Trends: Design for the Aging

By Robert Nieminen
How will changes in the population affect the design of the workplace?


By Robert Nieminen

There is a significant change occurring in the U.S. workforce today that will have a direct impact on the design of the future workplace and public spaces. Specifically, the workforce is aging, and two demographic shifts are reshaping the composition of the U.S. labor force, according to the AARP. One is the growing number of workers age 55 and over, and the second is the smaller pool of younger workers available to replace these older employees due to a generational dip after 1964,the year the last baby boomers
were born.

While only 13 percent of the U.S. workforce was 55 and older in 2000, the U.S. Department of Labor's Bureau of Labor Statistics reports that this figure will likely increase to 17 percent by 2010. Further, by the year 2050, 19 percent of workers will be 55 and over. Additionally, nearly seven out of 10 workers age 45 to 74 tell AARP that they plan to work in some capacity in retirement. Clearly, companies will need to accommodate the needs of an aging workforce, and design firms can help by educating clients and offering design solutions catered to this demographic.

"As healthy Boomers age, they will expect, as well as demand, active and creative outlets for their work and play," says Tom Cestarte, AIA, NCARB, principal of WWCOT. "Living and working environments will be tech savvy (hard wired initially with wireless communications improving) and offer active outlets for exercise and socialization. Home design is already offering, as an option at present, the smart house including passive and active environmental controls, security, Internet and audio/video communications throughout the home environment."

In the workplace, Cestarte notes that designers can accommodate the needs of a diverse workforce, in terms of both age and culture, by incorporating Universal Design (see page 55 for more) elements such as barrier-free access, lighting, careful use of color, areas for recreation, as well as environmental comfort and safety. "It just makes to design for ease of use such as barrier free access to and within home [and work] environments," Cestarte adds.

As Robert Wright, FASID, president of ASID explains in his forum article (page 54), the aging trend is officially upon us, and corporations will turn to interior designers as the experts for multi-generational work environments. "Acoustics, ergonomics and lighting will be evaluated for effectiveness for the older worker," Wright says. "Office planning will change as older workers negotiate with their employers for flexible hours and telecommuting, both being desirable work alternatives for the older worker."

A study conducted by the University of Tennessee (Kupritz, 2000) found that physical features of the work environment contribute to the organizational climate of the workplace and that aging affects the perception of workplace design. InformeDesign identified within the study several criteria for the design of workplaces to accommodate older workers and their preferences, including:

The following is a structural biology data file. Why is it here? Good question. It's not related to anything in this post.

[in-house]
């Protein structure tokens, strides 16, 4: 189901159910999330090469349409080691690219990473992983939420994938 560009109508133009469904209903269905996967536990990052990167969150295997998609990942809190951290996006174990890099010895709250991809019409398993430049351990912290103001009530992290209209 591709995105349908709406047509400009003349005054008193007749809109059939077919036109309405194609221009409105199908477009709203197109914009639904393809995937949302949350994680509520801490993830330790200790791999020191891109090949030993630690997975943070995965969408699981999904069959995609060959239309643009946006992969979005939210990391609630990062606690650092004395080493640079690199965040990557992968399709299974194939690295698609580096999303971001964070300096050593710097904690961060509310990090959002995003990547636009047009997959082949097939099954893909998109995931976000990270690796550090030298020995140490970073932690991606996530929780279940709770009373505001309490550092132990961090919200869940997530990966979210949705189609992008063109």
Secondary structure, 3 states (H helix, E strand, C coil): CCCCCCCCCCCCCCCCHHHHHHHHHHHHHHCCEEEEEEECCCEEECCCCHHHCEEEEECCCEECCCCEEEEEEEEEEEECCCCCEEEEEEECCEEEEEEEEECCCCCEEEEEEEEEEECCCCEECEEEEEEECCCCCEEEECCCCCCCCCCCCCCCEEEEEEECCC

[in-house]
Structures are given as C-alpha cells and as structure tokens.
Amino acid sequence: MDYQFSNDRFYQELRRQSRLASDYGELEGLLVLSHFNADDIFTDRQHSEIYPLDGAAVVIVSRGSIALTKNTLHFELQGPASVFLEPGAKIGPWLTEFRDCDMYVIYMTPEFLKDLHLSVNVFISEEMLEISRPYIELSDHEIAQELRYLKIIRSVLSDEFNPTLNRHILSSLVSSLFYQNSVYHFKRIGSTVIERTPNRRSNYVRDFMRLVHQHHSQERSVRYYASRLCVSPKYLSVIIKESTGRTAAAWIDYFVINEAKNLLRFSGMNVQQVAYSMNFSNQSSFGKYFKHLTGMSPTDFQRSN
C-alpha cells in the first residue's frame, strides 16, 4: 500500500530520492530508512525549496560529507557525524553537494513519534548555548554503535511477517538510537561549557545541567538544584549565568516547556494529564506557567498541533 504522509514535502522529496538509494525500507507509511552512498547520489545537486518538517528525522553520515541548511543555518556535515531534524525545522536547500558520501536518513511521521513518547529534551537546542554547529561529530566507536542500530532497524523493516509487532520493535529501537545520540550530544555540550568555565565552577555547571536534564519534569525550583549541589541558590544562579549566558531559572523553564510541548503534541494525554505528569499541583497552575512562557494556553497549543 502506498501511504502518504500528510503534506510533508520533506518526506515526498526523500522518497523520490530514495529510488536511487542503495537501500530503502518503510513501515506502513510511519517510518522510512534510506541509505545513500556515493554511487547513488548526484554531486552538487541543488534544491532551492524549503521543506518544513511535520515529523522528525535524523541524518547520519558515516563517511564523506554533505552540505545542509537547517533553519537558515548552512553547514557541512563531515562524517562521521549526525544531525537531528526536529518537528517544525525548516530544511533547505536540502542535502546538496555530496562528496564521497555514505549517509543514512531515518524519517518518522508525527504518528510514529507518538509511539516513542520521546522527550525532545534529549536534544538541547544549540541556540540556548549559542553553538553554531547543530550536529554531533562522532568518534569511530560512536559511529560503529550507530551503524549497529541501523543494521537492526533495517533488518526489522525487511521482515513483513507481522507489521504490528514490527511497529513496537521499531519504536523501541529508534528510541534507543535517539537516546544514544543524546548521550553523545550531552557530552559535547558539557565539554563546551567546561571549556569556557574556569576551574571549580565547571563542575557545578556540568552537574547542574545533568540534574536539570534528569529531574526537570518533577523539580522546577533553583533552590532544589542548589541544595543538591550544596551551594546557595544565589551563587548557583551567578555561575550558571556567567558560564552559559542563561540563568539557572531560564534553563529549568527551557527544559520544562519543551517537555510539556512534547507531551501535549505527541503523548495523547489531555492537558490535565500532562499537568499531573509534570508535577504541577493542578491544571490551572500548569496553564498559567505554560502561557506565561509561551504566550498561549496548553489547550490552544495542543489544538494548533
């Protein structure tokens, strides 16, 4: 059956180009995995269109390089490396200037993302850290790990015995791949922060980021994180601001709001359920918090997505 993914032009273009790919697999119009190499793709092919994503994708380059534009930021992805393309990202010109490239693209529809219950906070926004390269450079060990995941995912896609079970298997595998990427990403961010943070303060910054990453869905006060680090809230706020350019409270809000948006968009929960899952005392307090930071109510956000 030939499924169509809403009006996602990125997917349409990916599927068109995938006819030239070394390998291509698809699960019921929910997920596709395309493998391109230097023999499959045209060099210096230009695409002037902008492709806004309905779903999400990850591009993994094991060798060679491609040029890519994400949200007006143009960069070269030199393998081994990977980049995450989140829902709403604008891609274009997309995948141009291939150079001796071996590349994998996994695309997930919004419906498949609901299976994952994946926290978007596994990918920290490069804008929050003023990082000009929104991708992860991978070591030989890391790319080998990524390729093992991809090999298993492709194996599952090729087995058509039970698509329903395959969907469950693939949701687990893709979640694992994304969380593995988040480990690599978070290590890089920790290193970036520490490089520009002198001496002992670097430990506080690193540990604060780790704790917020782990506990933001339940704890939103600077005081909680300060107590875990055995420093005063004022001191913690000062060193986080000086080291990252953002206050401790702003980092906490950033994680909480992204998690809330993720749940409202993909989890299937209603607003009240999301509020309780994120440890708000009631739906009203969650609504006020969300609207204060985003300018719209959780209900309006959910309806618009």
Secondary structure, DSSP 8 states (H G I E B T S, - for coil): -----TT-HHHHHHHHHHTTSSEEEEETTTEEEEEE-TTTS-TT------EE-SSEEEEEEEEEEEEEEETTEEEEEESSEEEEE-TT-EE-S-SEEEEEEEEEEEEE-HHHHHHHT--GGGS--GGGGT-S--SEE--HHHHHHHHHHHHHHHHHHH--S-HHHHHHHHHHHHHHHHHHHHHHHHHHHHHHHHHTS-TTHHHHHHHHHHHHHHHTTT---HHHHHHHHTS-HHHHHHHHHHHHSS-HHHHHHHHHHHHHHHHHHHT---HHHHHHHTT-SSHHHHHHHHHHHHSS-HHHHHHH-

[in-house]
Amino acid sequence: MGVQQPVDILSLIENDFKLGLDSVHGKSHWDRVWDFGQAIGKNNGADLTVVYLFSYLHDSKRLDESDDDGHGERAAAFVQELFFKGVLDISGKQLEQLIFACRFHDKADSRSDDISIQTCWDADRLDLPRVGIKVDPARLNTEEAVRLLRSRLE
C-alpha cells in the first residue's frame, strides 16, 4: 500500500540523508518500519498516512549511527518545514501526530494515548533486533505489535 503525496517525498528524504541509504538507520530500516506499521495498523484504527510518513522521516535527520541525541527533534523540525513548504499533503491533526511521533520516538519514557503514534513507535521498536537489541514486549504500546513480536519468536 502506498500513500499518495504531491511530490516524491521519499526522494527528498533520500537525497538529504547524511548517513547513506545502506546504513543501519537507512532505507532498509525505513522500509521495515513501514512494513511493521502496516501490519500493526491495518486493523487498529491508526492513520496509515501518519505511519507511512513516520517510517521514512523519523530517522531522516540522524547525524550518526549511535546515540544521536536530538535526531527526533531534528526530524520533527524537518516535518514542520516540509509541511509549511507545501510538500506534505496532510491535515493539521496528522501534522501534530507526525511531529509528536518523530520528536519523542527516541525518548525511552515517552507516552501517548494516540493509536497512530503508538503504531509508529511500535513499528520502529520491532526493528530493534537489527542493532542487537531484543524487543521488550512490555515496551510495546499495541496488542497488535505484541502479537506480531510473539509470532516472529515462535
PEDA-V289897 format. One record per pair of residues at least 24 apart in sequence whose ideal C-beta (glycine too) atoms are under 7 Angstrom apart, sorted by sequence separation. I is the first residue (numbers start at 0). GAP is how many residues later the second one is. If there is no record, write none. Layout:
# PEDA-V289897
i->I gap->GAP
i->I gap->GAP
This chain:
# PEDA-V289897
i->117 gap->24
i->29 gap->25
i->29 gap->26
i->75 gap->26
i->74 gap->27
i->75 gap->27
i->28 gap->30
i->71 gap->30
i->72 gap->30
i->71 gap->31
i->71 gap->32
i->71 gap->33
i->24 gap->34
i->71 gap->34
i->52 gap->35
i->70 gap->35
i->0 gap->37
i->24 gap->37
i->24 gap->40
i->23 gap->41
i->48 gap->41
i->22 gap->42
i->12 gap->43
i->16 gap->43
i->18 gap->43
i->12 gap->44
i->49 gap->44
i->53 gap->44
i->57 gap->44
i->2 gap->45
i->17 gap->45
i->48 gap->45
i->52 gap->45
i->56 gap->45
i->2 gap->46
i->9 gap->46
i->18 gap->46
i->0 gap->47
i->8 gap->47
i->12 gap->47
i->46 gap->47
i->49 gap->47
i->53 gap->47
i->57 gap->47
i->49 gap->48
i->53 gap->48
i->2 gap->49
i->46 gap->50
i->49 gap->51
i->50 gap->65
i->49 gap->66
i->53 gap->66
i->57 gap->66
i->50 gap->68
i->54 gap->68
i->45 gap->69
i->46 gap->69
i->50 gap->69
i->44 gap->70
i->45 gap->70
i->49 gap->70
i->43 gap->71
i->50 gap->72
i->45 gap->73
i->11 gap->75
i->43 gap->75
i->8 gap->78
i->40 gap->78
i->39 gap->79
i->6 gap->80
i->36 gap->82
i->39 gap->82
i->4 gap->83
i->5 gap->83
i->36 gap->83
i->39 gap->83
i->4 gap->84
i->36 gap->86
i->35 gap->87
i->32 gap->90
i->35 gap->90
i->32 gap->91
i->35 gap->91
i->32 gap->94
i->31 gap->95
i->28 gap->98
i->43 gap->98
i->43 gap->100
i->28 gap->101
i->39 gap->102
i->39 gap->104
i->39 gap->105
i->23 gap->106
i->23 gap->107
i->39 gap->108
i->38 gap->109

• Design office space for older and middle-aged workers that contributes to performance, facilitates communication and individual and group work, provides an increased sense of control, and promotes computer use by: providing up-to-date-technology, ample storage, adequate space to spread out work projects, personal office space (when possible), office equipment, and reference materials and supplies. 
  • Provide a conference space with adequate lighting to facilitate small meetings and improve concentration.
  • Locate coworkers close together to facilitate supervision.
  • Use walls, partitions, doors and changes in traffic flow to create environments that allow for worker privacy.
  • Provide a flexible workspace for middle-aged workers where furniture and equipment can be easily rearranged to increase concentration, group work, good feelings while working, a sense of control, computer use, and to minimize interruptions and visual distractions.
  • Consider how different perceptions of office design features influence worker performance.
  • Be aware that the relative importance of many workplace design features is similar for workers of various ages; however, the perception of privacy, level of privacy, and how privacy is achieved can vary significantly. Additional changes to the work environment include examining the current workplace lighting and upgrading it as necessary.

Additional lighting will allow all workers to see their job tasks and each other more clearly. Non-skid flooring, the addition of handrails, and an emphasis on good housekeeping can prevent slips and falls. Communication methods may also need evaluation because verbal commands may be more difficult for an older worker to hear, resulting in hazardous mistakes.

These considerations and others will help accommodate the needs of older workers and ensure their comfort and safety in the workplace. However, as Wright notes, the age wave is no longer on the horizon—it is here, and interior designers need to prepare now to effectively manage the changes that this trend will have on future projects.